The amount of medicine that you take depends on the strength of the medicine. Also, the number of doses you take each day, the time allowed between doses, and the length of time you take the medicine depend on the medical problem for which you are using the medicine.

  • For oral dosage form (tablets):
    • For constipation caused by opioids:
      • Adults—0.2 milligrams (mg) once a day for at least 4 weeks (with narcotic pain medicines).
      • Children—Use and dose must be determined by your doctor.



It’s not known whether taking Symproic while pregnant increases the risk of birth defects or miscarriage. Data with pregnant people on the drug is too limited to make a recommendation, but Symproic does cross the placenta and should only be used during pregnancy if the potential benefit outweighs any risks of exposure or opioid withdrawal in the fetus.


It is not known whether Symproic is present in human breast milk or whether it affects milk production. However, based on nonhuman animal studies, it is thought that Symproic does most likely pass into breast milk. For this reason, it is best to decide with your healthcare provider to stop breastfeeding or stop taking Symproic (and opioids in general). If you choose to discontinue the drug, wait until three days have gone by to resume breastfeeding.


The safety of Symproic hasn’t been established in children.

Older Adults

There have not been specific studies to determine whether older adults (above age 65) respond differently to Symproic than younger adults. In general, opioids (and therefore Symproic) should be used cautiously in people 65 and older, keeping in mind any factors that may worsen the risk of side effects. These can include decreased cognitive function and balance, plus longer exposure time to opioids due to slower metabolism.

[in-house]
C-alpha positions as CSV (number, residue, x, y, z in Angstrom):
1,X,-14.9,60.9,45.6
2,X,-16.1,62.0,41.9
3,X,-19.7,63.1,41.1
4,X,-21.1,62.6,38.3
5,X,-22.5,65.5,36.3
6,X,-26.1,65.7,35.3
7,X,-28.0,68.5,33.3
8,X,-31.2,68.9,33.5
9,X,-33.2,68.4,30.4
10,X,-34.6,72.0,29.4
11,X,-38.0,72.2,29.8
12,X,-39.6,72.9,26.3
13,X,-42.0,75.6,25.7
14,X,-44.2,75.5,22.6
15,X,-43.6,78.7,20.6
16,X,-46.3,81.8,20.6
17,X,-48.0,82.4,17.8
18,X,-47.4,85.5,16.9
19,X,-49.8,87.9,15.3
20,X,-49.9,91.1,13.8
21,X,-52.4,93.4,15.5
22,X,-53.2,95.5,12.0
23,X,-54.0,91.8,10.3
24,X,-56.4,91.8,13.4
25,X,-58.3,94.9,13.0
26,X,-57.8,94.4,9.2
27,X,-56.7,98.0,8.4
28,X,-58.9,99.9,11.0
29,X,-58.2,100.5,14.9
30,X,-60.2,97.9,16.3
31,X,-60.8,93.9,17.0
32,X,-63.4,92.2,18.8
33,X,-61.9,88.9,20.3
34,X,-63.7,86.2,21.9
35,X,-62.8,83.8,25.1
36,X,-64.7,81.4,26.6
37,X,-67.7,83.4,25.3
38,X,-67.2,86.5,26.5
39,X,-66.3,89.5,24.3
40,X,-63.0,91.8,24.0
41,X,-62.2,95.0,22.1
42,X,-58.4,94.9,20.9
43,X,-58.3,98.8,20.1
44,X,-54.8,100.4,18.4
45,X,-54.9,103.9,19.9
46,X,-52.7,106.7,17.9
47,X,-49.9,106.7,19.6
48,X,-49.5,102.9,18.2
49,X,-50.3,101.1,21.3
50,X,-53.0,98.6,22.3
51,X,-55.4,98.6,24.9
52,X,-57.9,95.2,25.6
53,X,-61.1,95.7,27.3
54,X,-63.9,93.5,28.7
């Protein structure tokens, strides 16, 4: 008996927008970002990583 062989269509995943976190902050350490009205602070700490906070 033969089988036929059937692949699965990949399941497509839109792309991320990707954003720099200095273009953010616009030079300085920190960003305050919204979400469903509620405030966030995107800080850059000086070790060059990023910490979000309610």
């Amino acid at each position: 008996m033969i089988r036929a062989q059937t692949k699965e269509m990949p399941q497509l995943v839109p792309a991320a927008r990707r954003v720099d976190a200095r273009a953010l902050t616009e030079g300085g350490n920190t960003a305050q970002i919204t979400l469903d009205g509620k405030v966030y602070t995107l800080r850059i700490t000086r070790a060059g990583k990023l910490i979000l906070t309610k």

Missed Dose

If you forget to take a dose of Symproic, you can take it as soon as you remember, then take your next scheduled dose at its regular time.

If you are closer to your next dose than the dose you missed, go ahead and skip the missed dose and wait for your next scheduled one. Do not double up doses to make up for missed ones.

Overdose: What Happens If I Take Too Much Symproic?

As long as you take Symproic once daily as prescribed, you don’t need to be too concerned about overdosing. There is no specific antidote for overdosage with Symproic. Treatment would most likely consist of treating symptoms and monitoring your general condition.

In clinical trials, people who received much higher than recommended doses of Symproic experienced worsened side effects, including abdominal pain, diarrhea, and nausea. Effects were dose-related, meaning the higher the doses, the worse the individual's side effects were.

What Happens If I Overdose on Symproic?

If you think you or someone else may have overdosed on Symproic, call a healthcare provider or the Poison Control Center (800-222-1222).

If someone collapses or isn't breathing after taking Symproic, call 911 immediately.


Drug Content Provided and Reviewed by IBM Micromedex®

It is very important that your doctor check your progress at regular visits to make sure that this medicine is working properly and to decide if you should continue to take it.

This medicine may cause a tear (perforation) in your stomach or bowels. Check with your doctor right away if you have a severe stomach pain that does not go away.